A highly experienced senior doctor failed to perform a basic medical test that he admitted he should have performed. Whereas another coroner might have discussed whether prejudice played a role in the failure to investigate Ms Dhu’s medical symptoms, this coroner blithely praises him for admitting his fault, and moves on without reflection.


Dr Naderi denies and downplays every symptom giving cause for chest X-ray

As we have seen, Ms Dhu likely had a temperature, and her warm skin and tachycardia were signs that her temperature should have been taken. Given that the nurses should have had enough medical knowledge to take Ms Dhu’s temperature, we can surely expect that Dr Naderi would have had that medical knowledge too. Yet there is also the question of the chest X-ray.

To understand this issue, we have to understand whether it would have helped. Dr Dunjey, the coroner’s medical expert, explained:

“it is highly certain that a chest x-ray performed on this visit would be abnormal. The autopsy performed on Ms Dhu after her death, the next day, show bilateral pneumonia, pleural effusions (fluid around the outside of both lungs) and abscess formation. It is just not credible to believe that all of these changes appeared in the 18 hours between her second and third presentations. An abnormal chest x-ray showing disease in her lungs would have forced a reconsideration of the diagnosis given, and would be considered a standard investigation for chest pain.”

That is, if the chest X-ray had been taken, it would have shown that something was seriously wrong with Ms Dhu. She wasn’t faking. So was there good reason for a doctor presented with Ms Dhu’s symptoms to take a chest X-Ray?

Yes. Again, Dr Dunjey observed that “this was a second presentation with the same problem within 24 hours (namely chest pain, being the pain in the rib area). From his experience: “100% of the time we would do a chest x-ray on a patient like this.” That is, this should not have been a difficult call. Furthermore, the coroner found that, “There would have been no difficulty with engaging a radiographer to undertake an X-ray as there was one on call for HHC.”

The coroner concluded: “I am satisfied that Dr Naderi ought to have ordered a chest X-ray and that if taken, it would most likely have been abnormal, and if so, would have changed the course of Ms Dhu’s treatment.”

Yet Dr Naderi testified that he did not see the need to take the chest X-ray. After all, what sign was there of infection? Sure, he conceded that he was aware of her tachycardia. But he denied she had respiratory difficulties (though Ms Dhu told him, Hetherington, and the police she had difficulties breathing). He denied that she was grunting, though the nurse had already observed grunting. The “pain all over” wasn’t pain all over, regardless of what Ms Dhu told him, the police, and a nurse. Thus, Dr Naderi was satisfied with performing an ultrasound. The ultrasound ruled out pneumothorax and haemorrhage in Ms Dhu’s lungs. That was all it took for Dr Naderi to be satisfied that, more or less, there was nothing wrong with Ms Dhu.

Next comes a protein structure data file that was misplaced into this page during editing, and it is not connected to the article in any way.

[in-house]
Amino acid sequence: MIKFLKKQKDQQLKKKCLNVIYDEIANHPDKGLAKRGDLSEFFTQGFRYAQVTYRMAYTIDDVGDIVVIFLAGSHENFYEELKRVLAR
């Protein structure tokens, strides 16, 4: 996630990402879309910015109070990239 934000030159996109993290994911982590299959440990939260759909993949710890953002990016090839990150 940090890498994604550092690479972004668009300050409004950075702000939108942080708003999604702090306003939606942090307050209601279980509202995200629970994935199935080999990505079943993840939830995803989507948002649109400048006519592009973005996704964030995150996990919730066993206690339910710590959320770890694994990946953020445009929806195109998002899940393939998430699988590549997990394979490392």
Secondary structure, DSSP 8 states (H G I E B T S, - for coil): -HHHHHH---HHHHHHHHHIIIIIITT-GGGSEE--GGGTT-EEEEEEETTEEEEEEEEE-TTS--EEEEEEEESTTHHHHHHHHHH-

Dr Naderi tried defending his conduct, stating that, “I firmly believe if I had done the chest x-ray at the time, it would have not shown pathology.” This was rejected by the coroner.

In the end, Dr Naderi did “ultimately agree that, in hindsight, it would have been better to perform a chest X-ray”. Naturally, the coroner states this is “to his credit”. No analysis is offered of why Dr Naderi failed to perform the chest X-ray, or whether any of his testimony should count against his credit. Again, the coroner doesn’t think to discuss what might cause a highly experienced doctor to ignore obvious symptoms pointing to the need for a medical test. Or why Dr Naderi became the sixth medical professional to decline to perform basic medical tests that would have been normal to expect in the circumstances.


From the hospital back to the police: the green light for disbelieving Ms Dhu

At 7:12 pm, Ms Dhu returned. She had been out for over two hours seeking medical treatment. And all she had been prescribed was Panadol. They had already been giving her Panadol in response to her cries of pain. The natural inference for the police was that, once again, she was claiming to be sicker than she was. The hospital had rejected her cries for help twice.

When Ms Dhu got back, First Class Constable George remarked “Paracetamol, Paracetamol? After all that”. He then exclaimed: “Hah!” The coroner accepted that this conveyed to Ms Dhu – and the nearby police – that he believed that she was “feigning (or at the very least exaggerating) her complaints of pain”. Cruel as it was, it was the correct interpretation of how HHC had diagnosed Ms Dhu.

The Fitness to Hold form that HHC gave to the police didn’t have Dr Naderi’s diagnosis on it. But “one of the nurses advised the two police officers” accompanying Ms Dhu at HHC that her “symptoms could be due to withdrawal from drugs. This observation was later relayed to Mr Bond back at the Lock-Up, most likely by Constable Eastman”. Eastman was “fairly sure” she “passed this information on to shift supervisor Mr Bond”. The coroner doesn’t identify which nurse, but it was “one of the nurses at HHC who had attended to Ms Dhu”.